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MARSDAILY
France, Japan aim to land probe on Mars moon
by Staff Writers
Paris (AFP) April 13, 2017


France and Japan want to recover pieces of a Martian Moon and bring them back to Earth, the head of France's National Centre for Space Studies (CNES) said Thursday.

The Martian Moons Exploration project would launch a probe in 2024 destined for Phobos, the largest and closest of two moons circling the Red Planet.

Paris and Tokyo signed a preliminary agreement on Monday, and will make a final decision before the end of the year, CNES president Jean-Yves Le Gall told AFP.

"It's a very important mission because -- besides the Moon -- it would be the first time samples from the satellite of a planet would be brought back to Earth," he said by phone.

Slightly egg-shaped, Phobos is 27 kilometres (17 miles) in diametre from end-to-end.

Analysing its composition would solve a long-standing question as to its origins.

One theory holds that the oblong moon is an asteroid captured by the gravitational pull of Mars. Another says that it is left-over matter from the Red Planet's creation event.

Landing on Phobos will also provide another vantage point for observing Mars, only 6,000 kilometres (3,700 miles) distant.

Getting there poses fewer challenges that landing on Mars, a graveyard for several failed missions.

"It should be twice as easy because the probe will not have to go through the Martian atmosphere," Le Gall said.

The Japanese partner for the project is the Japan Aerospace Exploration Agency.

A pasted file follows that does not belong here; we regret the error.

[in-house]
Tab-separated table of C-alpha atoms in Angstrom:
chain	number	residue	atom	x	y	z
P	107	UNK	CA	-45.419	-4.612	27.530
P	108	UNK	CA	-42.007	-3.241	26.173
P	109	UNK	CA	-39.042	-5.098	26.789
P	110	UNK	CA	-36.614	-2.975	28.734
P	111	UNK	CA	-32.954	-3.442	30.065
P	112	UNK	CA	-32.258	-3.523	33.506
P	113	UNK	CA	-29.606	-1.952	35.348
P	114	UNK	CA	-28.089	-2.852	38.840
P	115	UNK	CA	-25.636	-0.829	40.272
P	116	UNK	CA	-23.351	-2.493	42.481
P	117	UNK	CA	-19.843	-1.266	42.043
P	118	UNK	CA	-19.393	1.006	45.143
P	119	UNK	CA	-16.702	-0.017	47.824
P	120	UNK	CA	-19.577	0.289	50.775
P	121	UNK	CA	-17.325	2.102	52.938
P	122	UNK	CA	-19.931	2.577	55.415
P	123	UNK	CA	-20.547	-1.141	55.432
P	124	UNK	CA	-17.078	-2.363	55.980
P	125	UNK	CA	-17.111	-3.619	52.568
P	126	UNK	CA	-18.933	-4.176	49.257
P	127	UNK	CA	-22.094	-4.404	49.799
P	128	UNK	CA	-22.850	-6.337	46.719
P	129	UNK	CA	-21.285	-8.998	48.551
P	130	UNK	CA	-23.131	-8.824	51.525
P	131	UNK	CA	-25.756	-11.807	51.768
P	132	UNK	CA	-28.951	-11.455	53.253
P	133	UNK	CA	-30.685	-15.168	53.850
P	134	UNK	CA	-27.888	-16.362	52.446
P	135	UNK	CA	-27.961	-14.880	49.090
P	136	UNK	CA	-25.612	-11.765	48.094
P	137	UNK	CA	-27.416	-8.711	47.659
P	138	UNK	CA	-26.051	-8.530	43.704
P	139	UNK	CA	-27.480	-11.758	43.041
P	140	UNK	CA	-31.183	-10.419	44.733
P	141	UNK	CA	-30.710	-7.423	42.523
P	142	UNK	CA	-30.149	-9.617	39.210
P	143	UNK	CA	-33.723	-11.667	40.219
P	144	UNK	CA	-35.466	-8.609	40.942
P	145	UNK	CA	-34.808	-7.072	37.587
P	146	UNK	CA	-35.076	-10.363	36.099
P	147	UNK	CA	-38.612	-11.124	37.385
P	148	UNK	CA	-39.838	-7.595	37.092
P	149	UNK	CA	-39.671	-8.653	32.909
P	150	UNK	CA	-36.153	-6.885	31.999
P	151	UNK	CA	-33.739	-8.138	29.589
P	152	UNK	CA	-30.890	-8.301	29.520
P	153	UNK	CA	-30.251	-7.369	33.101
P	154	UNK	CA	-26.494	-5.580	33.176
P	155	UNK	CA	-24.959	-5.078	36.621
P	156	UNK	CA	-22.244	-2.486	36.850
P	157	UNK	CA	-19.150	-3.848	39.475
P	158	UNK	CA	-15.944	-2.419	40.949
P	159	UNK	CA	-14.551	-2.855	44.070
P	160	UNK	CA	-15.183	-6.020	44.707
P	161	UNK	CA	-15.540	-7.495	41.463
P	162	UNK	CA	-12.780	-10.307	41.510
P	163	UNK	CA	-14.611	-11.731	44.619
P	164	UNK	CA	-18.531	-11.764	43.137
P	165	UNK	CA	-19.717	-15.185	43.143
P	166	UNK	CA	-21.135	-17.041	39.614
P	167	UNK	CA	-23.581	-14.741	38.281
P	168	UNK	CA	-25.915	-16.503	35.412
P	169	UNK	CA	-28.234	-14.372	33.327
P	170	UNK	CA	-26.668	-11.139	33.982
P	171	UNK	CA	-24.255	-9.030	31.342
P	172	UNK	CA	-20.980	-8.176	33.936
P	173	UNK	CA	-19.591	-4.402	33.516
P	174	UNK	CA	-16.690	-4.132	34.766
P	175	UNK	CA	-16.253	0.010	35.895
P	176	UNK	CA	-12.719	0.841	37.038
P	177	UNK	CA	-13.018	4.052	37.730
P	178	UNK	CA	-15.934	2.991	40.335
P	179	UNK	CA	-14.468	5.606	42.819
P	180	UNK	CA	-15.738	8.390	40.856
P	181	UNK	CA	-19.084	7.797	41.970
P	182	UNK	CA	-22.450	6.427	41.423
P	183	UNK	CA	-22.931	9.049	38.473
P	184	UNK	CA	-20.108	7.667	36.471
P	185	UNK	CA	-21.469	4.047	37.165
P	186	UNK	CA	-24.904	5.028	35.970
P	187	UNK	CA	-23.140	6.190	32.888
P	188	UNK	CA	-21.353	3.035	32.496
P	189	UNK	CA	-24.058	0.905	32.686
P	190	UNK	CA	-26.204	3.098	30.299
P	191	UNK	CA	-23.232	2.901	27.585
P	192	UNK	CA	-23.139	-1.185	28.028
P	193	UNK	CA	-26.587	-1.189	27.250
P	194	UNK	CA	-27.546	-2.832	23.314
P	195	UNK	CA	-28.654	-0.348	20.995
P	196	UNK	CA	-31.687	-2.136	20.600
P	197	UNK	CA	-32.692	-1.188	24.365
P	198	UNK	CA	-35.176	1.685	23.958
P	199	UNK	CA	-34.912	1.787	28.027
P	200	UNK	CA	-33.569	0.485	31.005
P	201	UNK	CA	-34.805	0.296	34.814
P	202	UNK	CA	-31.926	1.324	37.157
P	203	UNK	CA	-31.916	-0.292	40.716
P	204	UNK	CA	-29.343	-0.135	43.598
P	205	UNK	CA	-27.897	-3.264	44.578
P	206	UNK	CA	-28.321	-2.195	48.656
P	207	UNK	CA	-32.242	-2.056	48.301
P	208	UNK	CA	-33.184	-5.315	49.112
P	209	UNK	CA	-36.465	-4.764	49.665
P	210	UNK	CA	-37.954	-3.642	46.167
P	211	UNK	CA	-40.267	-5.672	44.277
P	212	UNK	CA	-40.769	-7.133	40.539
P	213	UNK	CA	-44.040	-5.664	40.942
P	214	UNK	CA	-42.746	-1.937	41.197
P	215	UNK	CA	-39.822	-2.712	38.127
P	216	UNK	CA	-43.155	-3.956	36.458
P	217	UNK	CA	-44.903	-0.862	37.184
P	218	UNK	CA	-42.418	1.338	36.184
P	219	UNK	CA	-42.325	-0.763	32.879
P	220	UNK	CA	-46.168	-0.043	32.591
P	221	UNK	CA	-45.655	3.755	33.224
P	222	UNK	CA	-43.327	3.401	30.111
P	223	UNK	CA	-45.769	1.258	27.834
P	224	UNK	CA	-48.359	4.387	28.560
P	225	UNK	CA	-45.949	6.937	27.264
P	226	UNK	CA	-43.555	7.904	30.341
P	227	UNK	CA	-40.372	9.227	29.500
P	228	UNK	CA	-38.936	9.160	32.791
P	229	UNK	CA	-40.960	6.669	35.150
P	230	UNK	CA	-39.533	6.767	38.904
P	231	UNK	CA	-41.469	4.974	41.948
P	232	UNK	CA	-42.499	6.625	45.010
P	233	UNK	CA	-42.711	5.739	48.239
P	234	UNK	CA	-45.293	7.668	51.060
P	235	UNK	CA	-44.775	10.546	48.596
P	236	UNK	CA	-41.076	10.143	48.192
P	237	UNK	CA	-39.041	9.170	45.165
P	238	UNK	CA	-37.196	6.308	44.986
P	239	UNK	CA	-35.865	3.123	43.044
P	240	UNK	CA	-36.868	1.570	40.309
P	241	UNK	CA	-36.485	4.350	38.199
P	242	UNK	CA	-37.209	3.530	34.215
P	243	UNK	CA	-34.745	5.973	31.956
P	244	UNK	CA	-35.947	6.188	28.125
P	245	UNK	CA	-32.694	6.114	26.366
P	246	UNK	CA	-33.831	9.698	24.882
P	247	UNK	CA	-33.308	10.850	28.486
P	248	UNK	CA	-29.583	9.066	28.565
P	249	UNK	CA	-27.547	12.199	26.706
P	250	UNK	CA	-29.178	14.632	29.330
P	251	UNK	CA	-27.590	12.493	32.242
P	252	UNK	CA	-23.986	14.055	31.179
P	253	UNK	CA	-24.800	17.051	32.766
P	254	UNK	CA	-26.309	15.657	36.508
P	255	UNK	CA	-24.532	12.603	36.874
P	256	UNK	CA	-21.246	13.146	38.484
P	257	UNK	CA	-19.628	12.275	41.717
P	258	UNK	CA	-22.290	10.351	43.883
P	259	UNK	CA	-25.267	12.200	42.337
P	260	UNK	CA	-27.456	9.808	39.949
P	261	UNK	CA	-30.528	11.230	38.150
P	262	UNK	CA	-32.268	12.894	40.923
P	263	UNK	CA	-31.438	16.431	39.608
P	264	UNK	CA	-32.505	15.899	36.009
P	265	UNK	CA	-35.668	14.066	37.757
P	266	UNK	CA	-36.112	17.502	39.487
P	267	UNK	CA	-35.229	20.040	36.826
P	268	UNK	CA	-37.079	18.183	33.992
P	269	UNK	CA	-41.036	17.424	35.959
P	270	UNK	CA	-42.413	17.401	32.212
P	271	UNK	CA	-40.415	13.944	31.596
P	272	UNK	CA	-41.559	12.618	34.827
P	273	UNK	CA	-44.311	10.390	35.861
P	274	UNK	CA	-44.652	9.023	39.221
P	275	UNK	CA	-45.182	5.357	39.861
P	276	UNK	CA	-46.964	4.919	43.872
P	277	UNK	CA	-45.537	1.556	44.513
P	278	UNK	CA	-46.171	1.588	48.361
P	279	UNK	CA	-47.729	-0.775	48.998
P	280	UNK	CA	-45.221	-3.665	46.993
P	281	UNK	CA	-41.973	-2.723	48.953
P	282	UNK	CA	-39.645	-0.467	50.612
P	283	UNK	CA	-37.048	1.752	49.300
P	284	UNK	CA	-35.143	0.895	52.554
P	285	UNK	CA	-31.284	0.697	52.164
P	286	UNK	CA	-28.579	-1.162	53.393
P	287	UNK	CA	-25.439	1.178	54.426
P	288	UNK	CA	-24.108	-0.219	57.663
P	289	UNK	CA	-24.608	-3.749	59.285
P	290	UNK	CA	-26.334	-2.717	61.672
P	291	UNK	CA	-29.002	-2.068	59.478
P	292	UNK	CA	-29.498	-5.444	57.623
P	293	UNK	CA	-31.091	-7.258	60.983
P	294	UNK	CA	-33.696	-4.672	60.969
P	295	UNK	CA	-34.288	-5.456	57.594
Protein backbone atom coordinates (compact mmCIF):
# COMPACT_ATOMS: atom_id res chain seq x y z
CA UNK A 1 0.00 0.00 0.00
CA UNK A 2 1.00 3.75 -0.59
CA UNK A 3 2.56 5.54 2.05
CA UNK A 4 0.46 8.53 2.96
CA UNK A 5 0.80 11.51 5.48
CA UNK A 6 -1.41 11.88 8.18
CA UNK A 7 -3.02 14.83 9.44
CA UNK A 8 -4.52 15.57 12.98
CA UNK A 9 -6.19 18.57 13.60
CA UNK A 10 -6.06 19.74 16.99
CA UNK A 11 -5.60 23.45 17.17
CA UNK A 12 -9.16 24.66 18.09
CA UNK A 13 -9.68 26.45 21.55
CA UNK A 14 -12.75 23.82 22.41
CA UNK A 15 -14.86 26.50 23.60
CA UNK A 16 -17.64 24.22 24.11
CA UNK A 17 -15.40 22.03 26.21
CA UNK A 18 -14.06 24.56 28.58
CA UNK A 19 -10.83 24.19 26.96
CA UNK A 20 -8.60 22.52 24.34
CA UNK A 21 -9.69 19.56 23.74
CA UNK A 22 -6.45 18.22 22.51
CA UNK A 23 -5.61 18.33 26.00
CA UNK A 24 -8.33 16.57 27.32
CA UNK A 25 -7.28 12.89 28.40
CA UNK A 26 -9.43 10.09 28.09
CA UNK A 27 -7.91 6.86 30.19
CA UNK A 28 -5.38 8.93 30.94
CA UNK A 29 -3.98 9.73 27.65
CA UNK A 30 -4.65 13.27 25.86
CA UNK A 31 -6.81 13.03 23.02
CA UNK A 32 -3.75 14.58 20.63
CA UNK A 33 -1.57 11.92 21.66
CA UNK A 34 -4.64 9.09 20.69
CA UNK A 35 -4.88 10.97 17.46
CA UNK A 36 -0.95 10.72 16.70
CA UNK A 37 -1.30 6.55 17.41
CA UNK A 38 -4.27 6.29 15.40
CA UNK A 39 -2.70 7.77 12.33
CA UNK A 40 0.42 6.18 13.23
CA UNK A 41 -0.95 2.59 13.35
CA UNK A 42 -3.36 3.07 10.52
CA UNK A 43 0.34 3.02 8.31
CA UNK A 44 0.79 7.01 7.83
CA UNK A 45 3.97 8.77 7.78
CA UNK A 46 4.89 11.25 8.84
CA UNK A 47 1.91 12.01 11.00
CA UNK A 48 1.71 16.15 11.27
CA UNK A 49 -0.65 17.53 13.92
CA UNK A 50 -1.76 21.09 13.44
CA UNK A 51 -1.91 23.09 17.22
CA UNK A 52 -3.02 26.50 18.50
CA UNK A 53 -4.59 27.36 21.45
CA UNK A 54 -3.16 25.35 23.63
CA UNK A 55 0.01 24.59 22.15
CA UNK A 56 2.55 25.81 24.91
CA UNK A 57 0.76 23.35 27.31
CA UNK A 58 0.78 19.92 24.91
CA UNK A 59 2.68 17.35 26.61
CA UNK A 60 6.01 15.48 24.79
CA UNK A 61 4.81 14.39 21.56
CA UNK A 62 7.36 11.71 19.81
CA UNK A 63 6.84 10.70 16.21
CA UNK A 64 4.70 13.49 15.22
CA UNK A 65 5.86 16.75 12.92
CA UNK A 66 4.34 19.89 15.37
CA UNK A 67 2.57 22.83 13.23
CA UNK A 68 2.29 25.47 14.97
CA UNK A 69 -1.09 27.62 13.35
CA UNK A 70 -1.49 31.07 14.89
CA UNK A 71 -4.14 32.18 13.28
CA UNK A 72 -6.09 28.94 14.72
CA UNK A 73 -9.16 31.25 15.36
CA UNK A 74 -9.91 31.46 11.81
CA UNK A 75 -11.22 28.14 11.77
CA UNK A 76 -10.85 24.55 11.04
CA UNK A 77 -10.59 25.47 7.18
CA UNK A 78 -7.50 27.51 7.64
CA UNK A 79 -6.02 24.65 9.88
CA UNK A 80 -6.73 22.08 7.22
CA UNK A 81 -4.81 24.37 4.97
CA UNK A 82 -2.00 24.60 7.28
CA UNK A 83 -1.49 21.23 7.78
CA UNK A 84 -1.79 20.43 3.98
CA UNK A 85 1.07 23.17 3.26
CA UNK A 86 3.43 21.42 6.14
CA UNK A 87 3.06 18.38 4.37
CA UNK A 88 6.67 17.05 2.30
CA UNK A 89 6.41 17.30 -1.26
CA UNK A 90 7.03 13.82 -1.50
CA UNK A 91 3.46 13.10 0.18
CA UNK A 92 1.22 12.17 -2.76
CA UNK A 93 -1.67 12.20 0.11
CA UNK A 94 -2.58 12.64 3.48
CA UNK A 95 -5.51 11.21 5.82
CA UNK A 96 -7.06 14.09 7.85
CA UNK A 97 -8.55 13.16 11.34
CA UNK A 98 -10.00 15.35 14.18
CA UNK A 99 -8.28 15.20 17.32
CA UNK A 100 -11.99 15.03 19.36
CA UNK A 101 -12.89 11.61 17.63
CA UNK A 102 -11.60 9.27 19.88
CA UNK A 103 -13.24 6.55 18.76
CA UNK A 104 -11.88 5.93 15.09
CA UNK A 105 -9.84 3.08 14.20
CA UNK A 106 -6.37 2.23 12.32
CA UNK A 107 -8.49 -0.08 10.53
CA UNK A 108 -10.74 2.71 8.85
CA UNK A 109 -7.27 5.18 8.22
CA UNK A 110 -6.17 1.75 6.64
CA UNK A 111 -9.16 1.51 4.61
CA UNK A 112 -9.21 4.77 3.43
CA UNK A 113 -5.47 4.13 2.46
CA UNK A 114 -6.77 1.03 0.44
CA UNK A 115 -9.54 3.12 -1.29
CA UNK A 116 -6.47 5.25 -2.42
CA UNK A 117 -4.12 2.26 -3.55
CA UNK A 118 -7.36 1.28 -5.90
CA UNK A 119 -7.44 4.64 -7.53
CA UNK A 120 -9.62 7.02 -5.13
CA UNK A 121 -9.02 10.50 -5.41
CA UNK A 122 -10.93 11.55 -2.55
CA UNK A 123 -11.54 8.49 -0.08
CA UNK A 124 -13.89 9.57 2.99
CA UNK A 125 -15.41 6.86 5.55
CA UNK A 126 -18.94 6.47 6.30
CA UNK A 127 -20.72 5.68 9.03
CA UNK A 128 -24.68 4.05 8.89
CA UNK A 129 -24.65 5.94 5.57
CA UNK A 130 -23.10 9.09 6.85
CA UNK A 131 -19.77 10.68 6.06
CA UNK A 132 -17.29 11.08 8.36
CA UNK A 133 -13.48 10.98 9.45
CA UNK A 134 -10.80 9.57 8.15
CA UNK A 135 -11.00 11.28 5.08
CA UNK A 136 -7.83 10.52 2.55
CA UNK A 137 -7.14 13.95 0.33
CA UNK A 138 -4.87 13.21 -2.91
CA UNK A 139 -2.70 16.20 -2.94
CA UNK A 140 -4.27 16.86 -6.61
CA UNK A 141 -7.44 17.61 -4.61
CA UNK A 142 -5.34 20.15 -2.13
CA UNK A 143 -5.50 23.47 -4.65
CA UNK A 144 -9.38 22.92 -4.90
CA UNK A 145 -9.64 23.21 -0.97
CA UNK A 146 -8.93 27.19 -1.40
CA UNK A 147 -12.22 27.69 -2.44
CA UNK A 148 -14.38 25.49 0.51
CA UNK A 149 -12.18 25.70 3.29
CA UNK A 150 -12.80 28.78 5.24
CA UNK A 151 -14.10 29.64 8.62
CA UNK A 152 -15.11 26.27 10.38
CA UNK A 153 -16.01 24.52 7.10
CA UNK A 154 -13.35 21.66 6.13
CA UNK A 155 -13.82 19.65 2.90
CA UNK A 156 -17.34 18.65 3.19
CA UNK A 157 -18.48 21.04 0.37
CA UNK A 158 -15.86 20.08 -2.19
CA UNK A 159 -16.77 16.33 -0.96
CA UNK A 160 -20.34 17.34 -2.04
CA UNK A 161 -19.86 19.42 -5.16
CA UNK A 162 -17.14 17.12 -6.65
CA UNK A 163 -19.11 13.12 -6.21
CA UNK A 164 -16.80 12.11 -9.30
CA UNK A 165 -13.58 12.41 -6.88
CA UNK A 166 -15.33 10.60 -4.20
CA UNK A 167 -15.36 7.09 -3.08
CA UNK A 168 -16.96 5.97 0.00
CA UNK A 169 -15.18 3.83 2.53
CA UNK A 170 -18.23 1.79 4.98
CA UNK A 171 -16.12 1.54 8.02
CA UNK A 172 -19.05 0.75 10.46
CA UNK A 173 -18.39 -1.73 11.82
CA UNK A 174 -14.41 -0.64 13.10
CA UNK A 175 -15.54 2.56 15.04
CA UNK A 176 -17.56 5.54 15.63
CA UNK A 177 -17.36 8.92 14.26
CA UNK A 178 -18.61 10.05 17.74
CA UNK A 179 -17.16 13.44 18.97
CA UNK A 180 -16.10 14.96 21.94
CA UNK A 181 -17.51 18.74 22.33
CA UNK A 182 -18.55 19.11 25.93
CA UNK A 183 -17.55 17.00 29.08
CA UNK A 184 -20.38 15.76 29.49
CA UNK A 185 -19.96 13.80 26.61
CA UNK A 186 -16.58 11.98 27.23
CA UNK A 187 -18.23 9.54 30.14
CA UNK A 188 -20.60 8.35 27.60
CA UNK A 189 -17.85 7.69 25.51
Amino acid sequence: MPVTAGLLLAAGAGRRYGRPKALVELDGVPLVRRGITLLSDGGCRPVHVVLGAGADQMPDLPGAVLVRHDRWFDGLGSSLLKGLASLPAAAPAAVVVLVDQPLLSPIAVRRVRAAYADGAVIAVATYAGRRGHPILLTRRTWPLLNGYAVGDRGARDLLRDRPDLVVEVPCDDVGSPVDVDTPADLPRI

Phobos -- closer to its planet than any other moon in the solar system -- is approaching Mars by about 2 metres (6.5 feet) every century. Scientists expect the moon to be pulled apart in 30 to 50 million years.

In 2011, a Phobos-bound probe launched by Russia -- it's first interplanetary mission in 15 years -- failed, with pieces falling into the Pacific two months later.

In 2020, the joint Europe-Russia ExoMars mission will lauch a rover tasked with finding traces of Martian life, past or present.

NASA's Curiosity rover has been criss-crossing the planet for more than three years.

The American agency has plans for a manned trip in the next 10-15 years, with a similar project also being pursued by US billionaire Elon Musk.

MARSDAILY
Does Mars Have Rings? Not Right Now, But Maybe One Day
Pasadena CA (JPL) Mar 21, 2017
As children, we learned about our solar system's planets by certain characteristics - Jupiter is the largest, Saturn has rings, Mercury is closest to the sun. Mars is red, but it's possible that one of our closest neighbors also had rings at one point and may have them again someday. That's the theory put forth by NASA-funded scientists at Purdue University, Lafayette, Indiana, whose findi ... read more

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